Saturday, December 02, 2006

India. Chapter 2. Walking in the clouds

Picture 1. Clouds over the retreat

The retreat is around 2000m in the Nilgris (Blue Mountains). Small round cottages are tucked into the side of the hill surrounded by tea plants.

The weather constantly changes - clouts roll past, either engulfing us in damp air or rain or revealing blue skies and hot strong sunshine. It was hard to know what to wear - you were either too hot or too cold!

Our room (the bottom left in the picture) had a view across to the south east and over the valley - as well as to the yoga hall. This was useful as we could see when people were walking up and so we could make a dash and get a good spot before class.

Picture 2. Our cottage

In the mornings we welcomed the day at 6.30 with yoga. This was preceeded by the medicine man who delivered foul tasting potions with a winning smile. Yoga was a magincal experience - doing sun salutations and then sitting palms up as the sun floods into the room and into your hands. Even the torturous poses that we did did not seem that bad and we took it all with good humour and the occasional giggle as we were told to "inhayeeee" and "exhayeee" or to do the "gangeroo pose" and to "feel the benefit".

Picture 3. Medicine Man

Chapter 2, II - Tea

The tea is real tea - that is, rather than being ornamental, its tips are harvested and sent to a local tea factory where it is dried and fermented to make the black tea we're used to.

Picture 4 Lady picking tea

Sunday, November 26, 2006

India - chapter 1, the journey.

Well I'm back and I have to say that I had amazing time. I loved India more than I ever thought I would. It's chaotic, and dirty and noisy, but it's also vibrant, friendly, funny and unexpected.

So I'll write bits and pieces when I can about my experiences. There's much to say so bear with me. Now, are you sitting comfortably? Then I'll begin.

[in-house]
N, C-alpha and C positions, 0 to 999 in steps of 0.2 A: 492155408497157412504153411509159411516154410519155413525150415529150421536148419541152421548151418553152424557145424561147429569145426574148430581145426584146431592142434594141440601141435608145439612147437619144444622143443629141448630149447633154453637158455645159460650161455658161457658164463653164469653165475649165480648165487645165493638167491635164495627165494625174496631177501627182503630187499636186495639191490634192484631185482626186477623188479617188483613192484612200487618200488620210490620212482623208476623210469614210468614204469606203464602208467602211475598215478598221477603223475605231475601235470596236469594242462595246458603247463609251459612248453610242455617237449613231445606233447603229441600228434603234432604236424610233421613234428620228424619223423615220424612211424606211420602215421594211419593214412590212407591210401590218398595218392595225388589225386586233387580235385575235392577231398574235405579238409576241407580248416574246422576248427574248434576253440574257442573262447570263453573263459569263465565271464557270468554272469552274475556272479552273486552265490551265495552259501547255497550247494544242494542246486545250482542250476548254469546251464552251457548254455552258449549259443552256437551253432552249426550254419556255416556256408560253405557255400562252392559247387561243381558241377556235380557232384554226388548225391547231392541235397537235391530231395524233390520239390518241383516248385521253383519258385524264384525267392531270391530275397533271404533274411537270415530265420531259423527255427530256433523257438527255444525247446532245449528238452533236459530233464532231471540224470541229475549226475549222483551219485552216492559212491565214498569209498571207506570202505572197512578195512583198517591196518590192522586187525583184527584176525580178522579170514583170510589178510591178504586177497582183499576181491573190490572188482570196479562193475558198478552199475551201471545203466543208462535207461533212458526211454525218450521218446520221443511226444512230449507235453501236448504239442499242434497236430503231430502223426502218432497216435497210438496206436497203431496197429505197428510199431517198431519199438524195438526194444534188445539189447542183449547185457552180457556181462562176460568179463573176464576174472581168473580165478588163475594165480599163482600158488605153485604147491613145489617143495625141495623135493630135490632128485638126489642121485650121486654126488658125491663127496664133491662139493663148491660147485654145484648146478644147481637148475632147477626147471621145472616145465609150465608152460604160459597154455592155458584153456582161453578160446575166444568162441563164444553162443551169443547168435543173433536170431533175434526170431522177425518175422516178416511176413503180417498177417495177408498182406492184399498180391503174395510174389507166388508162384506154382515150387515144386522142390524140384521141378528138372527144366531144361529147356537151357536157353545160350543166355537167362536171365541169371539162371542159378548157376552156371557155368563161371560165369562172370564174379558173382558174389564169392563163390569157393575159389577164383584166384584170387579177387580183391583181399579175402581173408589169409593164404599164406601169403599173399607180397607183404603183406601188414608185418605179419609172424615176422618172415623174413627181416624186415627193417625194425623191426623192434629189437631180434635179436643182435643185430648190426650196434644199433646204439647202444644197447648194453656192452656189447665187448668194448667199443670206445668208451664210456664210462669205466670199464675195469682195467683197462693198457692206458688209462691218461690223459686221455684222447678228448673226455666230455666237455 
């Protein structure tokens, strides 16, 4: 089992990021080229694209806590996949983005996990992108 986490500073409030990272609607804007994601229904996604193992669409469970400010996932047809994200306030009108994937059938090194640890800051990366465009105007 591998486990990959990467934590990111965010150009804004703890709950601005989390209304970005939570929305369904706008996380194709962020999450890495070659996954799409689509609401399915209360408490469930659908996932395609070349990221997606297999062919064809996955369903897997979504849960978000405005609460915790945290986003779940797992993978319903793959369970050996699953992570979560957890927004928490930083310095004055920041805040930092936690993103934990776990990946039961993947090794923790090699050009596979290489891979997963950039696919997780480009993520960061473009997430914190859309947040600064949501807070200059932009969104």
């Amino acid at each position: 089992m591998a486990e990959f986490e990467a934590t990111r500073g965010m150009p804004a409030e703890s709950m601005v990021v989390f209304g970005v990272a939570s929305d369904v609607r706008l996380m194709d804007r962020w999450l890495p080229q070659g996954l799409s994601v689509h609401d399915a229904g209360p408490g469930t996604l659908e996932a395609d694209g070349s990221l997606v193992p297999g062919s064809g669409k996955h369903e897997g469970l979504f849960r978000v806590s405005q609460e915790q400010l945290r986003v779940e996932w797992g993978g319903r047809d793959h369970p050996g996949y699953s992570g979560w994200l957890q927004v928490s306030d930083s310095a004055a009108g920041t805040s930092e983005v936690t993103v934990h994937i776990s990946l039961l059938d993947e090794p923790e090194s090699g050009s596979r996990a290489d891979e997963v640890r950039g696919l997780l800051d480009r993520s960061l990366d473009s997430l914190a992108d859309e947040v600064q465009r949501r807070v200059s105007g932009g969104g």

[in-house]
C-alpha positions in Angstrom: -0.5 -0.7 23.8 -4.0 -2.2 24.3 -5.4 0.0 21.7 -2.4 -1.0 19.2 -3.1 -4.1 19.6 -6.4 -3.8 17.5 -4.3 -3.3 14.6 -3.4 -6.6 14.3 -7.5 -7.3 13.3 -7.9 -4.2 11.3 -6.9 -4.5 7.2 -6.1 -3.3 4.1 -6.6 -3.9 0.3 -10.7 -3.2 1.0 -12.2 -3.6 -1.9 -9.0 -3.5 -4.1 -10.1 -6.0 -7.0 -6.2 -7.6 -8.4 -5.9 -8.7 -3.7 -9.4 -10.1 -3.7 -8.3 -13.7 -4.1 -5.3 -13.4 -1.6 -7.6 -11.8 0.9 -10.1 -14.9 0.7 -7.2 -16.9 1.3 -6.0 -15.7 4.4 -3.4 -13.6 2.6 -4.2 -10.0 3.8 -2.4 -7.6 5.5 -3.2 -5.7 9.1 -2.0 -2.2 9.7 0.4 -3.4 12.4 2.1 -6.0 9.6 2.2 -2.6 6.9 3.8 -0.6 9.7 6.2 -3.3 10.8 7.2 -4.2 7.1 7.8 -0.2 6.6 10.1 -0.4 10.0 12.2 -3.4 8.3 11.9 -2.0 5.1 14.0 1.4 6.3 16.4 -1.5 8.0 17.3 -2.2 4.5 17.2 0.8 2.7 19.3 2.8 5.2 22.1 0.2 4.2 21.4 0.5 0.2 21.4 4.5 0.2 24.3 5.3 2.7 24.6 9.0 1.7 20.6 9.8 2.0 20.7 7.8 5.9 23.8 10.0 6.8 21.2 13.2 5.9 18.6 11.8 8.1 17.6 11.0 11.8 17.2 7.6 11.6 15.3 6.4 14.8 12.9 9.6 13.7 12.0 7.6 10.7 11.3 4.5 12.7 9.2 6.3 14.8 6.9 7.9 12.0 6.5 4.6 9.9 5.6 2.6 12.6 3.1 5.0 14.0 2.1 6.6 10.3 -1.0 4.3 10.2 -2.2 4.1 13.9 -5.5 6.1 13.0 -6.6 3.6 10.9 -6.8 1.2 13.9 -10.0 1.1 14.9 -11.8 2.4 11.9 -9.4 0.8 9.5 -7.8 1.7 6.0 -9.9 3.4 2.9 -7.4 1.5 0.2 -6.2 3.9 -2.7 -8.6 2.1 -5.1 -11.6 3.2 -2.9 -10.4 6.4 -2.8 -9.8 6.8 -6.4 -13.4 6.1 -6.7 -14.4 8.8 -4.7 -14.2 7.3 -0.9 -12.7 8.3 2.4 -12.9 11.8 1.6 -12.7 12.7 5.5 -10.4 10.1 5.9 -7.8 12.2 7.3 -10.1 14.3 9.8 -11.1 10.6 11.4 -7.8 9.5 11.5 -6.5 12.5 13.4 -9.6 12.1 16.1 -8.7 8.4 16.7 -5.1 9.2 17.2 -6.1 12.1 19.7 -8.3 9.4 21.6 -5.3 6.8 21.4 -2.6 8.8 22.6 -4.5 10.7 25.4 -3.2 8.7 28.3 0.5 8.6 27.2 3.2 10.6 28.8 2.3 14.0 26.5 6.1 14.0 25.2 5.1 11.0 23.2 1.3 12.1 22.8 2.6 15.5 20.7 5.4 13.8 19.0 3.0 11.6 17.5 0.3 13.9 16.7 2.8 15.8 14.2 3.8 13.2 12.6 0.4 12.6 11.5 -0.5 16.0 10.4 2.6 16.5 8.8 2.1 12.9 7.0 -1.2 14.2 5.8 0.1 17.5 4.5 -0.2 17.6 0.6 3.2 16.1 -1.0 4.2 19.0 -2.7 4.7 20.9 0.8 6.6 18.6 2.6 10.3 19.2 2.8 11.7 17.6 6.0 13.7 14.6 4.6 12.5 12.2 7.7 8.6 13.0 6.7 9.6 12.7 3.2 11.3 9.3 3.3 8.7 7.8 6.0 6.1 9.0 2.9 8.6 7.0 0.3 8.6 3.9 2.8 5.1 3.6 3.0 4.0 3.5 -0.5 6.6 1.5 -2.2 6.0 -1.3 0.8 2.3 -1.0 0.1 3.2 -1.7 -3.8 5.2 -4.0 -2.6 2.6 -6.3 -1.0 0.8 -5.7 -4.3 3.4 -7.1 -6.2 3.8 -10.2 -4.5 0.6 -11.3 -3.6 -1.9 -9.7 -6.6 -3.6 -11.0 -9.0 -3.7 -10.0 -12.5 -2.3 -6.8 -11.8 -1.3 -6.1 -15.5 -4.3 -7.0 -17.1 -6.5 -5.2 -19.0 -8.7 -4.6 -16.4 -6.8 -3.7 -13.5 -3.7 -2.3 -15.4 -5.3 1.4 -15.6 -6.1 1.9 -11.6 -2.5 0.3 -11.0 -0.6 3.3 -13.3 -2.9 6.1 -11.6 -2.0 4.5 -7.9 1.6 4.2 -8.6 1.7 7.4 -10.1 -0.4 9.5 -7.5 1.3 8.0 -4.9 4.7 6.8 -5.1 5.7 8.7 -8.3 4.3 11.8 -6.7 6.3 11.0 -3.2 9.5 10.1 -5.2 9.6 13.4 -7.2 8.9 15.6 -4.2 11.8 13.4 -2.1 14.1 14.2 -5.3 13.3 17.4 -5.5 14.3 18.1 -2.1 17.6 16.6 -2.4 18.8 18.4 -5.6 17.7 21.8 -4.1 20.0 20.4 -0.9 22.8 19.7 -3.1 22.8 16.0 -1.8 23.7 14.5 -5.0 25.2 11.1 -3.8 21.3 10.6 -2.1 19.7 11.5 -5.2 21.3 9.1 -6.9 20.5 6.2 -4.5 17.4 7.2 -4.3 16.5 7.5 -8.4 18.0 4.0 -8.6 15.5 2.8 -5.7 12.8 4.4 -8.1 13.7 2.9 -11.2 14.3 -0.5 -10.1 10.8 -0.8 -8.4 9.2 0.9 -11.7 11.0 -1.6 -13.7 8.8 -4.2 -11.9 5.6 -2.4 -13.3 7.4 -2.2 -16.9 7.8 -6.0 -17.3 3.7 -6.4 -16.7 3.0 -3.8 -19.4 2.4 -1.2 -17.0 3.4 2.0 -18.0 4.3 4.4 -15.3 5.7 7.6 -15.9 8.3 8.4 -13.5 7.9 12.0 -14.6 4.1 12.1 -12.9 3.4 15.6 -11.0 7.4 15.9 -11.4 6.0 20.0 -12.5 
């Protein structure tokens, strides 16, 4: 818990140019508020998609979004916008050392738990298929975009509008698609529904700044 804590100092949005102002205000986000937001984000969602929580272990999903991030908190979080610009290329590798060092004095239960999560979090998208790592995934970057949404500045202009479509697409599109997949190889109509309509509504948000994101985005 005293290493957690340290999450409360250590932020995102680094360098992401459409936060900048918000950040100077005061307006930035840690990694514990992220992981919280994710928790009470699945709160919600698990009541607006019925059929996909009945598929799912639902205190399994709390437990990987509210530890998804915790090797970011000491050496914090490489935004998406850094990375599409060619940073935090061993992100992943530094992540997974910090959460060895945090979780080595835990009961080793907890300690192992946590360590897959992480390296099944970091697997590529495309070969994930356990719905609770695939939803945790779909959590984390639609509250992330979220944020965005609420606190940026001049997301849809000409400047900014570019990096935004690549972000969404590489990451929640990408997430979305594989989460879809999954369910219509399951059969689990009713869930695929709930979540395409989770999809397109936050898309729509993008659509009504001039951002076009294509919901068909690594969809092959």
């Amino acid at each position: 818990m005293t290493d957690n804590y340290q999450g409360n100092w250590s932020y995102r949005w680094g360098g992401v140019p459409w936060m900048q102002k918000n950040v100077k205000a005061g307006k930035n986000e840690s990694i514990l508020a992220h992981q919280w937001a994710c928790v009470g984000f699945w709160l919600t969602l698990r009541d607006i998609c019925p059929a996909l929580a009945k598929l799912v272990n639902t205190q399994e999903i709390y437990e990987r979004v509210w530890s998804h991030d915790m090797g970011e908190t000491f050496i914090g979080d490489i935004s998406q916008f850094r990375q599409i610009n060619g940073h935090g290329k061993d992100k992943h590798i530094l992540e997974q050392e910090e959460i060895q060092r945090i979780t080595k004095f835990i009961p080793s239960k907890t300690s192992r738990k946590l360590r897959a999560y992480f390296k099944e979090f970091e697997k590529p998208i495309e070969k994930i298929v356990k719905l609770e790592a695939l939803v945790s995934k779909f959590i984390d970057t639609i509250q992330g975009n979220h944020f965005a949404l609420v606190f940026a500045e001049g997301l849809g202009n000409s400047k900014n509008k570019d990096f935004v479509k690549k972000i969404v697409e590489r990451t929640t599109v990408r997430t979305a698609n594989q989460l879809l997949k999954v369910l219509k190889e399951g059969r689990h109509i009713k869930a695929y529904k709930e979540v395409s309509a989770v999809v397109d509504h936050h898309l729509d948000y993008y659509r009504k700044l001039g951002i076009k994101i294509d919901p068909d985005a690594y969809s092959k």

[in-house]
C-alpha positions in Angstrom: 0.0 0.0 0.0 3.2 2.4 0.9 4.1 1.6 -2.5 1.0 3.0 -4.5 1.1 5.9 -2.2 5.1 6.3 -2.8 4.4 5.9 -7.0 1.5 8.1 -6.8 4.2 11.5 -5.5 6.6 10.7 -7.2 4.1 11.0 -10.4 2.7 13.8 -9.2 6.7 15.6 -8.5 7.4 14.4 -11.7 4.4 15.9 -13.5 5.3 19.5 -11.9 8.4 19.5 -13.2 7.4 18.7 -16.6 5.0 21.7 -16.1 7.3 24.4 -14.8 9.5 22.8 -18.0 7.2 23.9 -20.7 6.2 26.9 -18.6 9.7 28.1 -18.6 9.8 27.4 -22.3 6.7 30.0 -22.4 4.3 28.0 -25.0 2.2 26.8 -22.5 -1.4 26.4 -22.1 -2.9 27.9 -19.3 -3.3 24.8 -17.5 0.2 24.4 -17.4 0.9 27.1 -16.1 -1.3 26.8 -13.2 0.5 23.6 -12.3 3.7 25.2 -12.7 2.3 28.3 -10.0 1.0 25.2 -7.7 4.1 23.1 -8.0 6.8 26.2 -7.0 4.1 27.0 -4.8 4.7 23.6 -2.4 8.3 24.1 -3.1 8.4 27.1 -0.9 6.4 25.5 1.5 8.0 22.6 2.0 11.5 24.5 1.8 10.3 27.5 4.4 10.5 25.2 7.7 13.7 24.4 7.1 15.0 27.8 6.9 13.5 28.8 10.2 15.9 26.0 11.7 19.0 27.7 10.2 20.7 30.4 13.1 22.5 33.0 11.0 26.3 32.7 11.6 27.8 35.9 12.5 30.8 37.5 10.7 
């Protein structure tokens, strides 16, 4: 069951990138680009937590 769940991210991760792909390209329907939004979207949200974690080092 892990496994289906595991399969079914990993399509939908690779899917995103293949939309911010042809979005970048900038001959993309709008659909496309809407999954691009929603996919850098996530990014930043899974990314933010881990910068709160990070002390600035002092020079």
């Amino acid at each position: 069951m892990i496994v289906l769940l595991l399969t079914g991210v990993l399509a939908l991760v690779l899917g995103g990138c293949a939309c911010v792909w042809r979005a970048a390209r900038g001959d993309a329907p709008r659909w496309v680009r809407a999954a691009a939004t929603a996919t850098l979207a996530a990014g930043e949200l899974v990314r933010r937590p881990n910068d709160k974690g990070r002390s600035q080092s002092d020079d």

Our journey was eventful to say the least. From the stresses of getting to Heathrow in rush hour on a Friday night to a check-in with a broken luggage belt, to security checks, to getting lost in Terminal 3 (don't ask) and having to go through security again to only just making the plane, whish was delayed any way... then being late to land in Mumbai and missing our connecting flight!! A very quick lesson in learning to go with the flow - essential practice in India!!!

Eventually a new flight booked and a madcap taxi ride through Mumbai to a part of town called Colaba, where we went to a hotel that J&J had sated in before - clean, basic and cool. And very very welcome.

Mumbai is a fear of sound and colour, almost too much to focus on. The traffic is fast and furious, there seem to be few rules excpet to stick to the left. Otherwise it's point and go. And hoot. A lot.

Every surface is covered with posters and flowers. Buildings crumble behind. There are people everywhere - drinking tea, selling fruit or shirts, or souvenirs, or tailoring on the street with old sewing machines, and of course begging.

"Please mama, bebe, mumma, eat mumma" It's relentless. There is evidence of ppverty everywhere. There's no disabled rights or benefits or care for the elderly on the streets. As the middle classes grow more powerful so does the divide between them and the poor. This is not a shock to me, as I have similar images imprinted on my brain from our time in Brazil, but nevertheless it's a reminder of how much we have in the west.

We ventured out, seeing the Taj at dusk and even more people gathering around it - peple selling balloons. kulfi, anything and everything.

Walking past shops is a bit like being in Brick Lane - every trader wants you to come and look - it's easier to say "later" than no, upon which you're handed a business card.

That evening we went to Indigo which is a popular and trendy Bombay restaurant - not traditional Indian but western (French/Italian) dishes with Indian spice. A risotto to die for.

The next day our travels resumed and this time our flight was undramatic. We arrived in Combiatore where we were met by Krishna the driver and fellow guest Anisa. It was a two hour journey where we saw another side of India - lush green plantations interspersed with colourful villages, which unlike here are not sleepy hideyholes but vibrant busy places.

More Indian driving - lots of honking and overtaking and weaving around people. goats, donkeys, chickens, dogs and the ubiquitous sacred cow.

We stopped for coconut water drunk from the shell and then this was broken and the tender flesh eaten. As we drove we shared stories of family and looked at pictures. As it grew darker we climbed higher into the mountains and the road became more and more bumpy.

More dodging of people and animals and other vehicles, waterfalls cascading down the side of the hills. Eventually it was dark and you could hear the water and soon we had arrived at the retreat.